LDR 2010, for those interested, is a one-credit leadership course that, according to its registration catalogue, “Exposes students to the basic foundation of leadership and its application to college experiences in student leadership roles. Students engage in activities and projects that increase self awareness through the exploration of values, beliefs, culture and identity.”

Some representatives were less than thrilled that their positions may have new qualifications.

“My take on it is that it should be taken on a case-by-case basis…” said House Pro-Tempore Langston Wimberly “…just in case a student is not capable of paying for that class. They shouldn’t be forced to pay for it, they don’t have the means to provide for that class. Other than that, I think it’s a great idea, to help prepare students to be future leaders.”

“I don’t believe that students should have to pay for a course, and as it is, students have enough difficulty paying for courses that they have to take that are required, so I don’t think [it’s] fair for students to have to take a course to hold a leadership position” said House Speaker Jaclyn Broudy, “I take five classes, sometimes I take six a semester. I know in my own schedule, to add on a seventh class this semester just to take a leadership course…on a student’s wallet, I just don’t think that students should have to sign up to take a course to have a position.”

In addition to the above, April 19 was also the last meeting for outgoing Boca Campus Governor Ella Tepper, junior Sociology major.

“Today marks my last house meeting as Governor, but also my last house meeting as a member of Student Government” said Tepper, “I’ve been involved since August of 2010, year-round. I started here in this room, as a house representative, I moved up to becoming the director of COSO [Council of Student Organizations], and then became governor, as I’m standing before you guys here today…I just want to say it’s been an absolutely incredible experience.”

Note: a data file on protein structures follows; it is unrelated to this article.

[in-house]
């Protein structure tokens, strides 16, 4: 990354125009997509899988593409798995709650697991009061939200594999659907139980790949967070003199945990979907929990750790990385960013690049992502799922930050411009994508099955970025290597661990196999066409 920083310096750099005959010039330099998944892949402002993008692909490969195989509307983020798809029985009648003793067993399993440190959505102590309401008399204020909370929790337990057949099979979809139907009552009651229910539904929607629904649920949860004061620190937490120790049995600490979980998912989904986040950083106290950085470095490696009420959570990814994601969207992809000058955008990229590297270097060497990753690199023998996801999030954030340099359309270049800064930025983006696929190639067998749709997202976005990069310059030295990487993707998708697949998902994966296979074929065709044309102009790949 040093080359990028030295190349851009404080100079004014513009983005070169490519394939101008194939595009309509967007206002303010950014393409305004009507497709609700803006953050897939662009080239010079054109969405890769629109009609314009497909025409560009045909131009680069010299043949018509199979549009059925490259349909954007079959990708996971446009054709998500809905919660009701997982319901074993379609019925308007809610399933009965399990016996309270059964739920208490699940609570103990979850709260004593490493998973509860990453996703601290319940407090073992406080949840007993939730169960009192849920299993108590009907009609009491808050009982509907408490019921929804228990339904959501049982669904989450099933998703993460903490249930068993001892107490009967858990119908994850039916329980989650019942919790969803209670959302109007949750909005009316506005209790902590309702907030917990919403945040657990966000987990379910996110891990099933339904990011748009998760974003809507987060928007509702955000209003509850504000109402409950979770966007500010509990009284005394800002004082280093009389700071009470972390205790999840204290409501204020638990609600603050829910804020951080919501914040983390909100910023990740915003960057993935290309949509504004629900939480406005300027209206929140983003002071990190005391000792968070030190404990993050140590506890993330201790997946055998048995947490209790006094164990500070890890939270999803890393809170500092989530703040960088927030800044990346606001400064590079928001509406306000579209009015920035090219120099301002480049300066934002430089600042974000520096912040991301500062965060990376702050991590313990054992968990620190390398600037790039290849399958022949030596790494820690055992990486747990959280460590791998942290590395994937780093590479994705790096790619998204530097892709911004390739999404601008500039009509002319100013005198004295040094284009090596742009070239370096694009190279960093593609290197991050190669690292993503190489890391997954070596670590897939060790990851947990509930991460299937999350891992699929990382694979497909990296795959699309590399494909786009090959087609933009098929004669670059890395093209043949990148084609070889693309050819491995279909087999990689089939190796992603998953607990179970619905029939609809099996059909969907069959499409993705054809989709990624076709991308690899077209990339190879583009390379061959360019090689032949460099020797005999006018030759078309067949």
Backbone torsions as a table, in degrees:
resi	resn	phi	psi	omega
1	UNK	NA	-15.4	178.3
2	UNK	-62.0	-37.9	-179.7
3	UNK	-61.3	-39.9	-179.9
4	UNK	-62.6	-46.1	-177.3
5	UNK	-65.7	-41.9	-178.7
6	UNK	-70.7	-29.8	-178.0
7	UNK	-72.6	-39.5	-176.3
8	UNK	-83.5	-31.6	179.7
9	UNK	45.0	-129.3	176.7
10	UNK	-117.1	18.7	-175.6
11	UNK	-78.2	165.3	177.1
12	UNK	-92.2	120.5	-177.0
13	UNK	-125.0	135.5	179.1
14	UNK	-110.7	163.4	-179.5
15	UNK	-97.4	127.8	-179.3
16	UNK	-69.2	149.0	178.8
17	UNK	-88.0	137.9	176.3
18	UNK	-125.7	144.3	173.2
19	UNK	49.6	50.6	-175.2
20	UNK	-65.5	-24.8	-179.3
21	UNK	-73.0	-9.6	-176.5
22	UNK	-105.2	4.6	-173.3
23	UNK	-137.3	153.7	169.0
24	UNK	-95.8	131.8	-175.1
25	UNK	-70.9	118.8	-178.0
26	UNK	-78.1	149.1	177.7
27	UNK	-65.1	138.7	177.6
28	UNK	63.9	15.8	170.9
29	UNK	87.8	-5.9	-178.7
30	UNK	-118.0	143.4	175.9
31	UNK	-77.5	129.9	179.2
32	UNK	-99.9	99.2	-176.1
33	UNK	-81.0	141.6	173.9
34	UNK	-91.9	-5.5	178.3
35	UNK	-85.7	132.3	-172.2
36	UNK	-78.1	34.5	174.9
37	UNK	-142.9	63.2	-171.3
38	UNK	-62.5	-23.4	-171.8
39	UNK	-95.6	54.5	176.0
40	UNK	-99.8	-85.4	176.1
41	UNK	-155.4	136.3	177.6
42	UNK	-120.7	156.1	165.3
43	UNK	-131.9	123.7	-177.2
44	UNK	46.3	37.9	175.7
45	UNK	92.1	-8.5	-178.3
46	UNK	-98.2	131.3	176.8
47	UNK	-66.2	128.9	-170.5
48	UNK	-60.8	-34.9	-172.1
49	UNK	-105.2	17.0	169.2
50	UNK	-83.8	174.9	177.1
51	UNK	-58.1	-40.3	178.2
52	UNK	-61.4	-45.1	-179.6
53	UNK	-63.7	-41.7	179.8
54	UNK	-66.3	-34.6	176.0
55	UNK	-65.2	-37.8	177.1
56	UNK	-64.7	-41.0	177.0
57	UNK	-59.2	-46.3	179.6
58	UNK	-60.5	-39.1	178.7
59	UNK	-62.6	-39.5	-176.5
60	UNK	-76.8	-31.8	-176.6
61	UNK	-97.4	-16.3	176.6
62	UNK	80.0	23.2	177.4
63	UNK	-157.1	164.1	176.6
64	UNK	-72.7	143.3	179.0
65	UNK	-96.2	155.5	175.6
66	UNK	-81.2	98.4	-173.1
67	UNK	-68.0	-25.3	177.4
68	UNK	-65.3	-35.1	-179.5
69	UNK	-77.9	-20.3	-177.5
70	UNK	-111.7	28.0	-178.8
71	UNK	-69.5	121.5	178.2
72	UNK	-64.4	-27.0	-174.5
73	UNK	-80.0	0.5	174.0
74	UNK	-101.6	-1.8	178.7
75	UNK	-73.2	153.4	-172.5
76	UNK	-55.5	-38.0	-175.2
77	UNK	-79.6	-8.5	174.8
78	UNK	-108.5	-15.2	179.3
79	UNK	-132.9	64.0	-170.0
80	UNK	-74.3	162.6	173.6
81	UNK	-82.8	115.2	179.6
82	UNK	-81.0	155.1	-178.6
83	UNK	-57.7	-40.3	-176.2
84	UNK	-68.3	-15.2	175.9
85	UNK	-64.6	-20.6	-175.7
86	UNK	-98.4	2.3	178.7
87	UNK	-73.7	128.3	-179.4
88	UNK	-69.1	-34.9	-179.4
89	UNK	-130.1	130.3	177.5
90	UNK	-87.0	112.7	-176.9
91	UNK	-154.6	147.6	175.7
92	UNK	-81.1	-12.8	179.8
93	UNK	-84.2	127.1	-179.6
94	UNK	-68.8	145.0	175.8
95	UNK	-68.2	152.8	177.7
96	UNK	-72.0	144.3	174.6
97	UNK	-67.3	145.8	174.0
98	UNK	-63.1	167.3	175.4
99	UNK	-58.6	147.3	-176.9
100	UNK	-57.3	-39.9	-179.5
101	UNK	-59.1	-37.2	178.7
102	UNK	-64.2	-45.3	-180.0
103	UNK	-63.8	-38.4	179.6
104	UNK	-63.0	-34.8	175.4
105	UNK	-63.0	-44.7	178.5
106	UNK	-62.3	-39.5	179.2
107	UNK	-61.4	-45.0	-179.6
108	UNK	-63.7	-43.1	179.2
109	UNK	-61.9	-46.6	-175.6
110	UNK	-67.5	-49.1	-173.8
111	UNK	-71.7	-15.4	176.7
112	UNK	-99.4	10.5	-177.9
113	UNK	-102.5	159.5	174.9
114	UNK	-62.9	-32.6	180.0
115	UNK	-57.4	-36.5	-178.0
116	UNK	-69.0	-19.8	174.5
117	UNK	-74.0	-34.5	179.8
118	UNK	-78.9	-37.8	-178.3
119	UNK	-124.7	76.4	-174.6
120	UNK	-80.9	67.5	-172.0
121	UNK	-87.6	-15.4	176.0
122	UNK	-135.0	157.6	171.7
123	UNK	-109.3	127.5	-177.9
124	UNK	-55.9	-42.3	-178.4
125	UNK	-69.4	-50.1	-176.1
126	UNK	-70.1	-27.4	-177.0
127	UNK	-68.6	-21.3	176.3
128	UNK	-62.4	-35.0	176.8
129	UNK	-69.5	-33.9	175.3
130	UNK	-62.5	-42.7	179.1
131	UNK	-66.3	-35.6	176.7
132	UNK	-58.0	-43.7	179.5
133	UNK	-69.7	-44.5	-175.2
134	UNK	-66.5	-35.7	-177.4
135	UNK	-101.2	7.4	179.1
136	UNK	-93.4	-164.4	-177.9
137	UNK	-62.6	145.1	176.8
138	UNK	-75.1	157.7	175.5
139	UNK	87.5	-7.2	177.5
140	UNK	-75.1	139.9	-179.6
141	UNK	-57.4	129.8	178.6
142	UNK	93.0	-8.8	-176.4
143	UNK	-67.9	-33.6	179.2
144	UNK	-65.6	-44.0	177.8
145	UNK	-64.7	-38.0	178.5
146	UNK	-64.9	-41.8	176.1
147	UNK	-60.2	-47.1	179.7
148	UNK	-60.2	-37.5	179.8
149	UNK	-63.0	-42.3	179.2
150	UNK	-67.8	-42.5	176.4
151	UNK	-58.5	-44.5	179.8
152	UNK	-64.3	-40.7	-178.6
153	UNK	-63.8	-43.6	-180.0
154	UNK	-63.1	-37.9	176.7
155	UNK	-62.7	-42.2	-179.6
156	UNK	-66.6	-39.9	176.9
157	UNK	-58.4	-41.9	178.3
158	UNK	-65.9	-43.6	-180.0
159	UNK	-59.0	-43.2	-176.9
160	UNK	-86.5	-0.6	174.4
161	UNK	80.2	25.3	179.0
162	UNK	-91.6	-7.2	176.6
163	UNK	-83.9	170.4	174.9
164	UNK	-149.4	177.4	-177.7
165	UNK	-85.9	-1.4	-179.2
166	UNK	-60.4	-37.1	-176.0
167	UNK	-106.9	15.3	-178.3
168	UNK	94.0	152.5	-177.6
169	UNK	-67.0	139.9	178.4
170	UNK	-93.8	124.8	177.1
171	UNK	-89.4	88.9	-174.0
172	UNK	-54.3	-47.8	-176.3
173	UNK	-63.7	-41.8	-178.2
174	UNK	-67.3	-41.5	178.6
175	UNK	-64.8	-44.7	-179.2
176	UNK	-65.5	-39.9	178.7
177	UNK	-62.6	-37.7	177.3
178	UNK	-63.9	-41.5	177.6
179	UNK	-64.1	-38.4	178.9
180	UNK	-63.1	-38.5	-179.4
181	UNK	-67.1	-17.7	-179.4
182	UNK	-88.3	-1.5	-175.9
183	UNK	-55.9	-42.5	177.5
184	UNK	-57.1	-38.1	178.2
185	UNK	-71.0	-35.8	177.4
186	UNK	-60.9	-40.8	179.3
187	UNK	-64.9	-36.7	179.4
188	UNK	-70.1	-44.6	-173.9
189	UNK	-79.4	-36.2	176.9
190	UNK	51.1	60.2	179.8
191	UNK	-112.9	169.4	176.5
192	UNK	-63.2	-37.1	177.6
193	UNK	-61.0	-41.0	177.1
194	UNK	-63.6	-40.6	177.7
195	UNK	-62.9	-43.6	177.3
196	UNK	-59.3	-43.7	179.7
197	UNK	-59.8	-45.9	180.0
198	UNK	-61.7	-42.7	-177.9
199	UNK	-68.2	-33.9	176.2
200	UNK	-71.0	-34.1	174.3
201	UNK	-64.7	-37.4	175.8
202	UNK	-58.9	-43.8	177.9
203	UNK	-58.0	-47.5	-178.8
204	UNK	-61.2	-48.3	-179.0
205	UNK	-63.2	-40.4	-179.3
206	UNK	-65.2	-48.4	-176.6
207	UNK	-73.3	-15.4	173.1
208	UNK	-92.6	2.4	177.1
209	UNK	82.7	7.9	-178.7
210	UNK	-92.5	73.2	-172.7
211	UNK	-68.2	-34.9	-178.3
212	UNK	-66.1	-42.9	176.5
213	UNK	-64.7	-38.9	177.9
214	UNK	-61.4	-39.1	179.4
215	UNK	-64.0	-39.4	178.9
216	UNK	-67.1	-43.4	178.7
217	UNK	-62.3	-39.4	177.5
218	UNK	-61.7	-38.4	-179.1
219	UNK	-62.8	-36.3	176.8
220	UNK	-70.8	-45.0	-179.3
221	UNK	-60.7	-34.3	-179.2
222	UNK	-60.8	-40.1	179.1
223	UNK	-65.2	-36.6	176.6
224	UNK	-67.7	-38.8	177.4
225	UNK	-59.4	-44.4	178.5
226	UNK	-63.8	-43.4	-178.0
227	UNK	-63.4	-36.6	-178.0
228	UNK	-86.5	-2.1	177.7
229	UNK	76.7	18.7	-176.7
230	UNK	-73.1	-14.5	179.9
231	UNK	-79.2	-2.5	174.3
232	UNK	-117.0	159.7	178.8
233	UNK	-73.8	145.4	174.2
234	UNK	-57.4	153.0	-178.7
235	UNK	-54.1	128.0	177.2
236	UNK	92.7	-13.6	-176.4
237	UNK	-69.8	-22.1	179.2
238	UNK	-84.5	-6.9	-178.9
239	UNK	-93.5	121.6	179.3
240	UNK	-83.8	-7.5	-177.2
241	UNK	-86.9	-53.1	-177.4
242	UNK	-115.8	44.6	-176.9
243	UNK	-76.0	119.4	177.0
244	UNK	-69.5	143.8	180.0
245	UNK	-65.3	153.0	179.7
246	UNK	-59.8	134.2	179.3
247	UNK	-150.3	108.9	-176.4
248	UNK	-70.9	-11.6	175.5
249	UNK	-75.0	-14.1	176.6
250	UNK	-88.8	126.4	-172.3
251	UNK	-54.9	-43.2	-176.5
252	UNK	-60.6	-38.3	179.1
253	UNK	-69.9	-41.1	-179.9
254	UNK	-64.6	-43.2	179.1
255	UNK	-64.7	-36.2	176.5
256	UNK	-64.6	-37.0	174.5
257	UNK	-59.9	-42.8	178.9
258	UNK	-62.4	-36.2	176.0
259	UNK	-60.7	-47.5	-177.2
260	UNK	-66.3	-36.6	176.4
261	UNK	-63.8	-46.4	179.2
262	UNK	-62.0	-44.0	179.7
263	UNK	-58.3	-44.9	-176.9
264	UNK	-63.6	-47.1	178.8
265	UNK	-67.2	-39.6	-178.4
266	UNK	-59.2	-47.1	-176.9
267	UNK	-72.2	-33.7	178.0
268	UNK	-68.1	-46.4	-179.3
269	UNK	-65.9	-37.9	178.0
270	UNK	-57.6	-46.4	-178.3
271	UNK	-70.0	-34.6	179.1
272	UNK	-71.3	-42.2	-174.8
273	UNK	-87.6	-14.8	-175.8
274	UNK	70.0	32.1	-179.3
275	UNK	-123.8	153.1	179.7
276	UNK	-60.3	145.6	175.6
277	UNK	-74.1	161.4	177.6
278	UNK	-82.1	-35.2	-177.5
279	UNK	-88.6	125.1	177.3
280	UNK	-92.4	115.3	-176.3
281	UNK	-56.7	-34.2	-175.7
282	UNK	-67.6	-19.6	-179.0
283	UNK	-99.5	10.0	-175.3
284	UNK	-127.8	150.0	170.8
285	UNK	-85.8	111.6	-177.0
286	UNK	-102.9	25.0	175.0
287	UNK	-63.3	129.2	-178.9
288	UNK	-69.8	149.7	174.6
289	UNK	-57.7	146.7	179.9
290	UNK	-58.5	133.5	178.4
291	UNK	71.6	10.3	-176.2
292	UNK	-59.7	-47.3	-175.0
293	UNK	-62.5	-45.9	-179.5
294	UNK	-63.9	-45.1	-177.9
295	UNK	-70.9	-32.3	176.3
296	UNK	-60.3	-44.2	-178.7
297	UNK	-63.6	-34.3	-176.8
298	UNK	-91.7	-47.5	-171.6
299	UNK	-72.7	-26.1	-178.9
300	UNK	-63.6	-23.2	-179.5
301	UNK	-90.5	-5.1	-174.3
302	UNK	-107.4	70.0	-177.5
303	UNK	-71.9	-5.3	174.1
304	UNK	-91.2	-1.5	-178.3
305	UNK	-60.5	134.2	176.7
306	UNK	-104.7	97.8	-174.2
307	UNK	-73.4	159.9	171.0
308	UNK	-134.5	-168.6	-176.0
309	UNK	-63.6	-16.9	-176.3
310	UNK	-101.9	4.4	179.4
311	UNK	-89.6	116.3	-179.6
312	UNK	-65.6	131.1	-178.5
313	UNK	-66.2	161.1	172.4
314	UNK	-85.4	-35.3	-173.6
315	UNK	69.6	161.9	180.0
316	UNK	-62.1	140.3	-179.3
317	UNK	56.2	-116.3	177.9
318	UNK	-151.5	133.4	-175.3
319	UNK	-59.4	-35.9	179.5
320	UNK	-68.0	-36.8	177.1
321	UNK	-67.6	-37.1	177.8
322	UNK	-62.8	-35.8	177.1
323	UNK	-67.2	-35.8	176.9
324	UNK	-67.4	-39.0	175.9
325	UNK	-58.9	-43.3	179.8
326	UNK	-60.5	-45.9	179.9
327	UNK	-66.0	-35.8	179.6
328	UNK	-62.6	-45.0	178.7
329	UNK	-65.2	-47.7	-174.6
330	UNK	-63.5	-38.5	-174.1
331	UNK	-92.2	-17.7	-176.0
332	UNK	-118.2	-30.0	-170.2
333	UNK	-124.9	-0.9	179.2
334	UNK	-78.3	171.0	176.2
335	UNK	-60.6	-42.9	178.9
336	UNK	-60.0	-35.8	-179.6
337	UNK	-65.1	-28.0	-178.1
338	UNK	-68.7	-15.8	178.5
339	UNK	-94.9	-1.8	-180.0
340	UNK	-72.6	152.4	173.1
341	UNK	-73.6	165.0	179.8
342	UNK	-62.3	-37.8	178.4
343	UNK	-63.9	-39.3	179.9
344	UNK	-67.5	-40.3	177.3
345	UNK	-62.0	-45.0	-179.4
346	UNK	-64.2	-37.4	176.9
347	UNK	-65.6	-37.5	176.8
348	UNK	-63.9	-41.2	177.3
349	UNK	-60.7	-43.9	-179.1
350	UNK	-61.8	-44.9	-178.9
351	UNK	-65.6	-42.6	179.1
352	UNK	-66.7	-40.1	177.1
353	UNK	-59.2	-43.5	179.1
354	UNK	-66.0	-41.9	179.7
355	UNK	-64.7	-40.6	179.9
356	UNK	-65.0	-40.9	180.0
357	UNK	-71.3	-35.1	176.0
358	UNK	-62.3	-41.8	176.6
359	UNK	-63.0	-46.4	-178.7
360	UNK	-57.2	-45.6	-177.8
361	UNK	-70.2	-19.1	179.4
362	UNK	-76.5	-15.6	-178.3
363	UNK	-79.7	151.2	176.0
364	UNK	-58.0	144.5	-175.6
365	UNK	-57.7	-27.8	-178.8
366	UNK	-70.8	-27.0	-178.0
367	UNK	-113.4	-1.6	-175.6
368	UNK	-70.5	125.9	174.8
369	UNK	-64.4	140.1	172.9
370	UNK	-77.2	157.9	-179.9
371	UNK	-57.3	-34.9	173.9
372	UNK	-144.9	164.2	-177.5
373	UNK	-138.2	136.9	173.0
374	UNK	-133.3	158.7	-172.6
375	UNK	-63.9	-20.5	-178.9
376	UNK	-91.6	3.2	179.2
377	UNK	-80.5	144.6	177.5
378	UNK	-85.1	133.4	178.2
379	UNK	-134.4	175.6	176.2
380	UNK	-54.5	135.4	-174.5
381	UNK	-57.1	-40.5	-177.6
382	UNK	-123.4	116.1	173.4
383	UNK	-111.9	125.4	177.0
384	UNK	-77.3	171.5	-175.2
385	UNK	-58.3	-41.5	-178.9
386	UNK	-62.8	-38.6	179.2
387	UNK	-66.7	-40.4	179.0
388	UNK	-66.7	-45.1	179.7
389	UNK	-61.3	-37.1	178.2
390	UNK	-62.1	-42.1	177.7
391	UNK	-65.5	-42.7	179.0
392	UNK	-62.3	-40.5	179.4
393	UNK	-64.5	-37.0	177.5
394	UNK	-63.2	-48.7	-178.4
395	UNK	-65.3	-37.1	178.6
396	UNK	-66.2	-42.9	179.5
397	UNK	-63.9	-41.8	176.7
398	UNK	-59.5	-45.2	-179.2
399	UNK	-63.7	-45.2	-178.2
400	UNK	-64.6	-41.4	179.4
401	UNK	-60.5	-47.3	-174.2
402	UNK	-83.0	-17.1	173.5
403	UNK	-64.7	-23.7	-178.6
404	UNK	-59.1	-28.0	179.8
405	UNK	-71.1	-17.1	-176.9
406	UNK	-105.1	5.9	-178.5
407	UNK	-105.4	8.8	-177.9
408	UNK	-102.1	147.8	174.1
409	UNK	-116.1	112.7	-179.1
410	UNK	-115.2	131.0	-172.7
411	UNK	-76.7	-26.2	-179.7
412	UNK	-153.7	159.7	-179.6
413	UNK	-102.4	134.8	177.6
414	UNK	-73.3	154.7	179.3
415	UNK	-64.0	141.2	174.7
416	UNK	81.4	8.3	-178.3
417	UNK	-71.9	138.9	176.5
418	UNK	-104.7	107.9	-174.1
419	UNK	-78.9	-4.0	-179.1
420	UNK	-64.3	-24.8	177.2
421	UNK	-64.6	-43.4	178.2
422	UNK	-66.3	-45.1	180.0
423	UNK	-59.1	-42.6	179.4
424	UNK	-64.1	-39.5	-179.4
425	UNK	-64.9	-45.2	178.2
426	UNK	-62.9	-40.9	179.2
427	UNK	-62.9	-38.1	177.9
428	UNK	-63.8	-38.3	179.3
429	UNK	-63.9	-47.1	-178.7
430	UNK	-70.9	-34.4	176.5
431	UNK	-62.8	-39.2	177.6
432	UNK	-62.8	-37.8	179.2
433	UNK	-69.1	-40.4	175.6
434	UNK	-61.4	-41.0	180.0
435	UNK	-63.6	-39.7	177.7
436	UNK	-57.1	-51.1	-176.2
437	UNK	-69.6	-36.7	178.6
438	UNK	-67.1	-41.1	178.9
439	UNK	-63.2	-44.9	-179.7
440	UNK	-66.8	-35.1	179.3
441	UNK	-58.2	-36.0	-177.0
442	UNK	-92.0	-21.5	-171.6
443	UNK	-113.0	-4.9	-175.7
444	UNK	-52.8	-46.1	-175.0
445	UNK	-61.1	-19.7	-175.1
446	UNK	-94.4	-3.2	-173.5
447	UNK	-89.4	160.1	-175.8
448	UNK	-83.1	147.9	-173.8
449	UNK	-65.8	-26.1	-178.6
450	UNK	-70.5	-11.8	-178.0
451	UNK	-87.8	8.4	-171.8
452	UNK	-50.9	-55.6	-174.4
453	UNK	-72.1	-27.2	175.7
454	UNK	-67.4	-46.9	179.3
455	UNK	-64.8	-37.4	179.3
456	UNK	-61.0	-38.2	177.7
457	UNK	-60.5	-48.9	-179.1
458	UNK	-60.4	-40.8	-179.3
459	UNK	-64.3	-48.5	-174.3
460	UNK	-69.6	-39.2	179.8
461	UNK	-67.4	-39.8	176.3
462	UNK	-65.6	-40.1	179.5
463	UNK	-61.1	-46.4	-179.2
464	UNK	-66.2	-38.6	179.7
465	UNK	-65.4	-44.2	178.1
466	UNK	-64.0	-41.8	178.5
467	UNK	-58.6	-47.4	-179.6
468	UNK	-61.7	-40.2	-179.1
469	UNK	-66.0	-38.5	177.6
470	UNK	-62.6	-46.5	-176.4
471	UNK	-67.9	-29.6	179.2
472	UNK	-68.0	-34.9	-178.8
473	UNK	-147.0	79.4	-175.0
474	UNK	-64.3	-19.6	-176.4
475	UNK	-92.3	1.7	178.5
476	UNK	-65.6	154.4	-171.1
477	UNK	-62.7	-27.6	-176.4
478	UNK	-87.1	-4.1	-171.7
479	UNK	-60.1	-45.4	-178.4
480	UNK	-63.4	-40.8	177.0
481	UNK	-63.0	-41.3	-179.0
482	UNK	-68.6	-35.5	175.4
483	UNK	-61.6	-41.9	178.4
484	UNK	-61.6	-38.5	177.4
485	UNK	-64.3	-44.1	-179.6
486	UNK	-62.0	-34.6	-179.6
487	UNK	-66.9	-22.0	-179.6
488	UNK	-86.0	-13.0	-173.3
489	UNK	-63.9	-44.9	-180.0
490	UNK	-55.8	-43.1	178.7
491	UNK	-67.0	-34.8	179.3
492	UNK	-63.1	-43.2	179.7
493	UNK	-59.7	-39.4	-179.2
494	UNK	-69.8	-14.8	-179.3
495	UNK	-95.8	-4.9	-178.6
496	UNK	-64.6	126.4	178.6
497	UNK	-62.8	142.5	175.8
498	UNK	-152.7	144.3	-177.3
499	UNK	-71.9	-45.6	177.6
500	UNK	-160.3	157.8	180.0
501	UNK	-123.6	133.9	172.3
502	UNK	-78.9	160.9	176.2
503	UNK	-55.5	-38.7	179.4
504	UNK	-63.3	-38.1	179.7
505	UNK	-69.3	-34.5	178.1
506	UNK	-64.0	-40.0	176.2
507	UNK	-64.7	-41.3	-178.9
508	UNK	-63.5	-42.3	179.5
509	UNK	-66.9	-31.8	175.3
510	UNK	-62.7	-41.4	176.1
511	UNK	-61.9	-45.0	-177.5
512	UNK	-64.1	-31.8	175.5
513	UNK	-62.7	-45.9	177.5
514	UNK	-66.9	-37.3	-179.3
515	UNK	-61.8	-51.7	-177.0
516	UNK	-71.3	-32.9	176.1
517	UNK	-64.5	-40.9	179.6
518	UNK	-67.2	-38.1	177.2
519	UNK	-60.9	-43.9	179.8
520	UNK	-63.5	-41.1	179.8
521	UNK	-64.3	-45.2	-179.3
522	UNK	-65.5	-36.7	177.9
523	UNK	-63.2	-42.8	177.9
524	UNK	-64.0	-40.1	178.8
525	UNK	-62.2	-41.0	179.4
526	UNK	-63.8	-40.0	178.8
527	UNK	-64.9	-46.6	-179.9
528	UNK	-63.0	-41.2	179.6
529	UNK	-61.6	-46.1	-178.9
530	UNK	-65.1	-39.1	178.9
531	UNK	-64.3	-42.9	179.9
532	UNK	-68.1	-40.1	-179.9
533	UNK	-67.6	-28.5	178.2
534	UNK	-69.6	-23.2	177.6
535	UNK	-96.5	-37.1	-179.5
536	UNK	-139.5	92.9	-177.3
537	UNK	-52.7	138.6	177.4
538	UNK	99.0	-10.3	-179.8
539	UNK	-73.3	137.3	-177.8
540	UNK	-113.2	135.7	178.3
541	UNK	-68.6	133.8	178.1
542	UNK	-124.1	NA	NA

After Tepper’s announcement, she received applause and well-wishing comments, such as Representative Rebecca Sosa’s “Are you aware that you’re an amazing governor?”, as she departed.

Two more pieces of legislation were announced at the House meeting in addition to Eng’s resolution:

BRHR-13-07: “School Supply Vending Machines”, authored by Representative Rebecca Sosa and sponsored by a large number of representatives, passed unanimously. The resolution was meant to put the full support of the House behind the idea of turning the titular school supply vending machines into a reality at FAU, which would allow students to pick up any basic school supplies they need, even in the dead of night. “This is something that would truly benefit  those students who don’t have means of transportation, especially if they want to purchase school supplies after hours” said Sosa, ”It’s just a resolution, so hopefully during the summer we can work on together and submit a bill figure out all the logistics of it.”

BRHB-13-09: “Umbrellas for Traditions Plaza”, authored and sponsored by Jaclyn Broudy, also passed unanimously. The bill provides 10 new umbrellas for Traditions Plaza for $4,455 (approximately 6.8 percent of the House’s annual budget). As part of the bill, the Student Government logo would be displayed on the umbrellas alongside FAU’s logo.


One Response to “[ Legislative Report 4/19/2013 ]”

  1. […] but a mandatory for-credit course may soon be added to that list. SG Adviser Ryan Frierson first told the Boca Raton House of Representatives about the new requirement on April 19. LDR 2010 is a […]